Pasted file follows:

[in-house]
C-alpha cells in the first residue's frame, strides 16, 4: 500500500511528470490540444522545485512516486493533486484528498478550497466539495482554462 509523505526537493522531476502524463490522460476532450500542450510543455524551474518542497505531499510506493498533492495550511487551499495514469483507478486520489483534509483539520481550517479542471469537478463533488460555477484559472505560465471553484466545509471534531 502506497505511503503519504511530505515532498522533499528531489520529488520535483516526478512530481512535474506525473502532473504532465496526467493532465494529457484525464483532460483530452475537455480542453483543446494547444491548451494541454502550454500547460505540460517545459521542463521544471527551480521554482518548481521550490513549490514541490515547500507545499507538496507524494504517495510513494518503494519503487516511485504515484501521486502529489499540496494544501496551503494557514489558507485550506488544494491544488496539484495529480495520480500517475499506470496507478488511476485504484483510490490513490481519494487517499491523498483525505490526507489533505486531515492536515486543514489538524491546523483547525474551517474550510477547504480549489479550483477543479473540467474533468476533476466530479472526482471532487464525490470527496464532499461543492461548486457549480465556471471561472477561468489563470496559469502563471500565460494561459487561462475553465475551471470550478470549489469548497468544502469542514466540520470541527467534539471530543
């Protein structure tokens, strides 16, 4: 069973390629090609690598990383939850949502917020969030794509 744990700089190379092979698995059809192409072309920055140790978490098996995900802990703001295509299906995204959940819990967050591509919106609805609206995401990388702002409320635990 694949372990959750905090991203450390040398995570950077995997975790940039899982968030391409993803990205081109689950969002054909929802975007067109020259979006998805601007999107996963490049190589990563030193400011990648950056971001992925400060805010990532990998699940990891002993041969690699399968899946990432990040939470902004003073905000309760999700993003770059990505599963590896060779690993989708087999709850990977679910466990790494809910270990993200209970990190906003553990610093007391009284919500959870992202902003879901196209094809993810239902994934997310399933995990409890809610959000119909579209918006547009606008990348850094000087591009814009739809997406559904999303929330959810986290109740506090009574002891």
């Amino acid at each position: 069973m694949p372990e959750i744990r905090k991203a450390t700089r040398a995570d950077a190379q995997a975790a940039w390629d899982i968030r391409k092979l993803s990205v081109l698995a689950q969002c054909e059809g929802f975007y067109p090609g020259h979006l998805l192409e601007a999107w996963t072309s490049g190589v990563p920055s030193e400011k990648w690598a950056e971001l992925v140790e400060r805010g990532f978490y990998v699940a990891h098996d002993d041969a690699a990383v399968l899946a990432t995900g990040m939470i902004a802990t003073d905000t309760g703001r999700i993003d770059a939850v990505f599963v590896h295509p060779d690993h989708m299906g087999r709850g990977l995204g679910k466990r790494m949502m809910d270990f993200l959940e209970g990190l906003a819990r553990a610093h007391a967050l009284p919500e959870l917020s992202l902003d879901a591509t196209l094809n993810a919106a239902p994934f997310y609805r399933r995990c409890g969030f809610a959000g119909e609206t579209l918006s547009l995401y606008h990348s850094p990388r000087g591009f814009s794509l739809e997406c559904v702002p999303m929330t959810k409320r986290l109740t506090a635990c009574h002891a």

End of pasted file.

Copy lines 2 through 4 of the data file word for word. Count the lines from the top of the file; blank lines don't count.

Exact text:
C-alpha cells in the first residue's frame, strides 16, 4: 500500500511528470490540444522545485512516486493533486484528498478550497466539495482554462 509523505526537493522531476502524463490522460476532450500542450510543455524551474518542497505531499510506493498533492495550511487551499495514469483507478486520489483534509483539520481550517479542471469537478463533488460555477484559472505560465471553484466545509471534531 502506497505511503503519504511530505515532498522533499528531489520529488520535483516526478512530481512535474506525473502532473504532465496526467493532465494529457484525464483532460483530452475537455480542453483543446494547444491548451494541454502550454500547460505540460517545459521542463521544471527551480521554482518548481521550490513549490514541490515547500507545499507538496507524494504517495510513494518503494519503487516511485504515484501521486502529489499540496494544501496551503494557514489558507485550506488544494491544488496539484495529480495520480500517475499506470496507478488511476485504484483510490490513490481519494487517499491523498483525505490526507489533505486531515492536515486543514489538524491546523483547525474551517474550510477547504480549489479550483477543479473540467474533468476533476466530479472526482471532487464525490470527496464532499461543492461548486457549480465556471471561472477561468489563470496559469502563471500565460494561459487561462475553465475551471470550478470549489469548497468544502469542514466540520470541527467534539471530543
């Protein structure tokens, strides 16, 4: 069973390629090609690598990383939850949502917020969030794509 744990700089190379092979698995059809192409072309920055140790978490098996995900802990703001295509299906995204959940819990967050591509919106609805609206995401990388702002409320635990 694949372990959750905090991203450390040398995570950077995997975790940039899982968030391409993803990205081109689950969002054909929802975007067109020259979006998805601007999107996963490049190589990563030193400011990648950056971001992925400060805010990532990998699940990891002993041969690699399968899946990432990040939470902004003073905000309760999700993003770059990505599963590896060779690993989708087999709850990977679910466990790494809910270990993200209970990190906003553990610093007391009284919500959870992202902003879901196209094809993810239902994934997310399933995990409890809610959000119909579209918006547009606008990348850094000087591009814009739809997406559904999303929330959810986290109740506090009574002891």
């Amino acid at each position: 069973m694949p372990e959750i744990r905090k991203a450390t700089r040398a995570d950077a190379q995997a975790a940039w390629d899982i968030r391409k092979l993803s990205v081109l698995a689950q969002c054909e059809g929802f975007y067109p090609g020259h979006l998805l192409e601007a999107w996963t072309s490049g190589v990563p920055s030193e400011k990648w690598a950056e971001l992925v140790e400060r805010g990532f978490y990998v699940a990891h098996d002993d041969a690699a990383v399968l899946a990432t995900g990040m939470i902004a802990t003073d905000t309760g703001r999700i993003d770059a939850v990505f599963v590896h295509p060779d690993h989708m299906g087999r709850g990977l995204g679910k466990r790494m949502m809910d270990f993200l959940e209970g990190l906003a819990r553990a610093h007391a967050l009284p919500e959870l917020s992202l902003d879901a591509t196209l094809n993810a919106a239902p994934f997310y609805r399933r995990c409890g969030f809610a959000g119909e609206t579209l918006s547009l995401y606008h990348s850094p990388r000087g591009f814009s794509l739809e997406c559904v702002p999303m929330t959810k409320r986290l109740t506090a635990c009574h002891a």